Beyond the totally ordered property, we also need to be able to tell which ticks go in the chain. This is where things can get complicated. In most blockchains the rules for deciding whether a tick is part of the tick chain are rather elaborate, and the definition of what the true tick chain is can change over time. By contrast, the ideal situation would be for ticks and tick chains to be verifiable with no further information. Fortunately, most blockchains which support some form of SPV provide fairly strong hints that can be checked right up front: either the tick has a very difficult to produce hash, or some kind of a digital signature. As long as you trust that a broader network is enforcing the full rules, you can get a certain degree of security by simply combining these up-front security features with a quick check that there are enough valid ticks built "on top of" the one you care about. But this approach does run the risk of being wrong twice in a blue moon. With non-blockchain approaches like Guardtime and Alstru, no further data beyond the tick chain itself is required to validate, because those tick chains are not intended to provide any further guarantees beyond the time ordering property.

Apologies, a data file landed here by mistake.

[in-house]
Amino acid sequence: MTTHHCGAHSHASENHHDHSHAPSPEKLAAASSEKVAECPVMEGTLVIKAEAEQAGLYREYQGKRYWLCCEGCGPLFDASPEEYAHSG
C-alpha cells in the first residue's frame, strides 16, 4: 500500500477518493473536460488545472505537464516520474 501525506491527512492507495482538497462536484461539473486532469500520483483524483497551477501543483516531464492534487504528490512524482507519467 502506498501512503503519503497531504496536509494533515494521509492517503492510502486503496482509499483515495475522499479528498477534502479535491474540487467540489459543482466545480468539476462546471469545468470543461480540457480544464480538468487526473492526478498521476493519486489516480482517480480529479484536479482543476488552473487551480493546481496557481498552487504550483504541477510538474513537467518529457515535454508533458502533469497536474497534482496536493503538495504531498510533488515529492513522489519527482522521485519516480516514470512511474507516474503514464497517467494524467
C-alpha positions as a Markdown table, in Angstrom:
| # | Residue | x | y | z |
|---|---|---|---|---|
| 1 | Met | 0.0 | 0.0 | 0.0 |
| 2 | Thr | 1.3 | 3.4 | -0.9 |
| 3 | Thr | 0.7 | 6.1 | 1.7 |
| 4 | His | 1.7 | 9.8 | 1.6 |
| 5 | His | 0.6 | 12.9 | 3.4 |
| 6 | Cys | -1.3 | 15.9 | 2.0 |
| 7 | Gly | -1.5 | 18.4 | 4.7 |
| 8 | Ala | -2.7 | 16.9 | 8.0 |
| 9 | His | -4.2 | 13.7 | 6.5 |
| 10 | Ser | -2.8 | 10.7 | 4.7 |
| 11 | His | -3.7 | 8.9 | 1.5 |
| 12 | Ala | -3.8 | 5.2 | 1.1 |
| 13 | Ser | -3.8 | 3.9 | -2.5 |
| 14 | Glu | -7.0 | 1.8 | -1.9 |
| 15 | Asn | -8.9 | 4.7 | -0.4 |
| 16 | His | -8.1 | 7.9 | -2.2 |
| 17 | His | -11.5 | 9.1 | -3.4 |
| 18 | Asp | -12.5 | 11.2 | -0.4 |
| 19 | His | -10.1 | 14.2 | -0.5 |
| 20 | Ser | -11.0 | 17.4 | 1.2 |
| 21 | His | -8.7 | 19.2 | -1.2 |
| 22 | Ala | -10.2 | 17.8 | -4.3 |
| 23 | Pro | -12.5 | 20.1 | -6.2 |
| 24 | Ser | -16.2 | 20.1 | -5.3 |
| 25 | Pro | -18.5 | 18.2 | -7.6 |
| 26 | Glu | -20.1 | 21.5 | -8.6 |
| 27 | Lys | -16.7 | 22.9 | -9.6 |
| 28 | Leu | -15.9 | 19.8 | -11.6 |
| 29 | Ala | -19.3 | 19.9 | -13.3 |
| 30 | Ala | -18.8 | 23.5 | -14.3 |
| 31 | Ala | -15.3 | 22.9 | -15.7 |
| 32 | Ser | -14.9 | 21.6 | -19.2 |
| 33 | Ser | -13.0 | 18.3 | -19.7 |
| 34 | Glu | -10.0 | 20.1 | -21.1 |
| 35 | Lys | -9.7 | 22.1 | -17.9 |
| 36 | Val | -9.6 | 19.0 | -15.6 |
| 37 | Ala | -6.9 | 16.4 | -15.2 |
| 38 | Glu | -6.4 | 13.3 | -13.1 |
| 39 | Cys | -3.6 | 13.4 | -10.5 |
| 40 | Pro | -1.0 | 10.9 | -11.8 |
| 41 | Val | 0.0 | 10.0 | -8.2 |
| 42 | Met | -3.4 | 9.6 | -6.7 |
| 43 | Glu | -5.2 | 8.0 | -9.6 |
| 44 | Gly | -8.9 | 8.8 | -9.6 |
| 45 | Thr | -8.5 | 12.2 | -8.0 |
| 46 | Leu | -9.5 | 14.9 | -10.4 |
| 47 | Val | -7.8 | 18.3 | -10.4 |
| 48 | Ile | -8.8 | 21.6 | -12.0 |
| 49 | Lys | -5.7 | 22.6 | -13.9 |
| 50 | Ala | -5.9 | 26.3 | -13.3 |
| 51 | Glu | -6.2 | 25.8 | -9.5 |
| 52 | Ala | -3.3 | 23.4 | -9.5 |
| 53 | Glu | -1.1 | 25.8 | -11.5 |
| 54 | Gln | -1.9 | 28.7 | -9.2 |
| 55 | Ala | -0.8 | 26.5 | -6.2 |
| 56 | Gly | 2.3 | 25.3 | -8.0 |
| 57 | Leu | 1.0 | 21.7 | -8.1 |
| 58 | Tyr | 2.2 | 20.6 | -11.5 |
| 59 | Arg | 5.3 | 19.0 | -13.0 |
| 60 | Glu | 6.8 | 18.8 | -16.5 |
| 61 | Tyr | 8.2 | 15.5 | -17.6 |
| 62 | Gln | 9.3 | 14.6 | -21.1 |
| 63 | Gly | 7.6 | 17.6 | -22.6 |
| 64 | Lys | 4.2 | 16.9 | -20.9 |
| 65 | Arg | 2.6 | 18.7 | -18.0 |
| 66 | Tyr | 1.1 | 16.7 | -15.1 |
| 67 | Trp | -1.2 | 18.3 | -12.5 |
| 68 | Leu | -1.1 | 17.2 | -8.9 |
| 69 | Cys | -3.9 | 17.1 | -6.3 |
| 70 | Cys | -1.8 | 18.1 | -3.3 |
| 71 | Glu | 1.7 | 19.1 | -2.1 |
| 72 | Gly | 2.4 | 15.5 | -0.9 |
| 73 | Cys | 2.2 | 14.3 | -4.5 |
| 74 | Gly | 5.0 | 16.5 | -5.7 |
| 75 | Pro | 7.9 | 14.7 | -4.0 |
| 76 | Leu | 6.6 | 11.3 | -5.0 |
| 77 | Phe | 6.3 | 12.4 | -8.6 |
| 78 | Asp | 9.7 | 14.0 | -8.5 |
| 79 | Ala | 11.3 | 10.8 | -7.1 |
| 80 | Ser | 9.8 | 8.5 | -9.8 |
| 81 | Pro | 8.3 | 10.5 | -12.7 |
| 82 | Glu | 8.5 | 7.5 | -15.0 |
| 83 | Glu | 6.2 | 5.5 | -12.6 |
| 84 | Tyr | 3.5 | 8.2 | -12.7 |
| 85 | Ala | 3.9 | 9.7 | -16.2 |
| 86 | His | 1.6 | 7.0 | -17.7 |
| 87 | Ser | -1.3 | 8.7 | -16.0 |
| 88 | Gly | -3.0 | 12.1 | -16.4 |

With these careful definitions of ticks and tick chains, I am almost done with my description! The only thing left to do is note some useful conventions.

Convention 1: ticks are supposed to be small.

There's a reason that I refer to the block headers as being the ticks rather than the blocks themselves. Generally speaking, ticks need contain nothing beyond the hash of the preceding tick, their signature, an optional timestamp or counter, and an optional merkle (or other authenticated data structure) root, which can then include anything else they are trying to provide timelike orderings for. Bitcoin block headers contain a version byte, difficulty value, and nonce but these can be thought of as merely part of their signature. Ethereum block headers have rather a lot more in them, mainly for the purposes of enabling light clients to validate small portions of a block at a time, but this is getting close to the upper limit of what a tick should contain. In general, the smaller the ticks, the better. The only reason a tick should be made larger is for raisons d’être or because it enables the overall tick chain to be made smaller. If Ethereum was a tick chain first and a blockchain second (instead of the other way around), most of the extra fields could have been compressed into a trie root.